Still playing traditional marketing numbers games, this mob (from technology news daily:

JupiterResearch has found that despite the growth of social networks and online communities, they have little effect on influencing online retail sales. Outlined in a new report, “US Retail Consumer Survey, 2007,” social and community sites are only driving about 12 percent of online shoppers to buy more than planned.

The effectiveness of social and community sites, like MySpace, in driving retail sales is still emerging. Because 53 percent of online shoppers go directly to the retailer website while they are shopping, in contrast to the only three percent utilizing blogs, it’s clear online shoppers continue to seek out direct access to locations where they can purchase a product or the source of that product when researching and purchasing both online and off-line.

According to the report, social and community sites help reaffirm purchase decisions as 29 percent of online shoppers say they make better decisions after using these sites. Yet retailer must also manage their expectations with regard to incremental sales potential. In this increasingly competitive retail market, those that use an affiliate model will maximize opportunity with appropriate social and community sites.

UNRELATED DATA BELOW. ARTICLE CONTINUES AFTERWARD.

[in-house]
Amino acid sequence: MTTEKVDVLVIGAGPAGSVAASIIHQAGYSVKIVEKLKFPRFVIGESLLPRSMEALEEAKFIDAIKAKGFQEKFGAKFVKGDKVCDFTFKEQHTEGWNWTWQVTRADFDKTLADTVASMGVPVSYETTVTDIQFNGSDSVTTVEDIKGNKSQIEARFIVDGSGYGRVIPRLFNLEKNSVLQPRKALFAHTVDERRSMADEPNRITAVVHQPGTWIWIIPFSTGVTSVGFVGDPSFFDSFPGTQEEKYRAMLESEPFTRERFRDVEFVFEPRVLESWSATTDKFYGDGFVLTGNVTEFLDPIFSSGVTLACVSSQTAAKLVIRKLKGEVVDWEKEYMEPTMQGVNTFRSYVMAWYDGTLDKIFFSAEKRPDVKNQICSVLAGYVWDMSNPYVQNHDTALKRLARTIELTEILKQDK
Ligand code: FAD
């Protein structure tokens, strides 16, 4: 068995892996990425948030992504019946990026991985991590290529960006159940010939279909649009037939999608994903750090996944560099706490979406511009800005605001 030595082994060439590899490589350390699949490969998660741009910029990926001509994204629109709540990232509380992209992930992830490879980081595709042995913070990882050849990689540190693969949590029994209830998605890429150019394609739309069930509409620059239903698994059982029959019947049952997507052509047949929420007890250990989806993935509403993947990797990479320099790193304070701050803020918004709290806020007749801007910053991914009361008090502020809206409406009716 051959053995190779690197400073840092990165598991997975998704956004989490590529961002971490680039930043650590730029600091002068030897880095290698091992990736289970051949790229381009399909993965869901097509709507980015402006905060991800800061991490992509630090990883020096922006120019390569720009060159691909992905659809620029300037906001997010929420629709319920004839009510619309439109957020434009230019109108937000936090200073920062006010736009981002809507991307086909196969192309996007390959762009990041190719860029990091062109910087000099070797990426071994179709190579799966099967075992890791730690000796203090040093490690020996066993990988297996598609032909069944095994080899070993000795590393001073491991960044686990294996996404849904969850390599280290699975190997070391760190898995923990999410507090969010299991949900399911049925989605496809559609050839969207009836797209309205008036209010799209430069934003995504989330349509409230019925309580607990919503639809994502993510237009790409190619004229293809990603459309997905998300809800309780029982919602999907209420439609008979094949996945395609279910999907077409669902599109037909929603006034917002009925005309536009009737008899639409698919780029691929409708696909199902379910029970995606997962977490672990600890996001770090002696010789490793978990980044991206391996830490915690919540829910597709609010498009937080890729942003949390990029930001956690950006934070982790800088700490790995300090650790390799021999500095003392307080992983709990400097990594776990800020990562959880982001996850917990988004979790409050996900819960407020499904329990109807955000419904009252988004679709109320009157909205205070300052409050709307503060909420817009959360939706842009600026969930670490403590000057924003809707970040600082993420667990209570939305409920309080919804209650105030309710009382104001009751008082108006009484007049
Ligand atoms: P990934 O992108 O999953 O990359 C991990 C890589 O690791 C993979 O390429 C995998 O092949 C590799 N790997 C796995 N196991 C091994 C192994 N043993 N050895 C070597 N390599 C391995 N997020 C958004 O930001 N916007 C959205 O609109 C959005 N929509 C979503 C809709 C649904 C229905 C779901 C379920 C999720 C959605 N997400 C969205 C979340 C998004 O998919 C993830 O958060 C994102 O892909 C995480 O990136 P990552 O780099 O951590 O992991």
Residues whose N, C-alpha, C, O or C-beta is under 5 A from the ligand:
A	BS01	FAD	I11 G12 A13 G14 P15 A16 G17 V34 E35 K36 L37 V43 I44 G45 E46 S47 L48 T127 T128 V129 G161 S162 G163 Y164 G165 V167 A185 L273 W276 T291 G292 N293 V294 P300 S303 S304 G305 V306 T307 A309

The complete findings of this report are immediately available to JupiterResearch clients online at www.jupiterresearch.com.

US Retail Consumer Survey, 2007

An old old story – if you don’t do it, and your competitor does, they just might turn a corner that you can’t compete on. Anyway, as hinted above, social networks aren’t about where to place ads on a portal page, but all about social capital and knowledge. A report from McKinsey and a now defunct company (well, it was the late ’90’s) showed that consumers trust peer reviews in an online forum 5x more than so-called expert testimony.

By the way, is 12% really bad? I’ve lost sight of what is acceptable re: cost of acquisition online lately.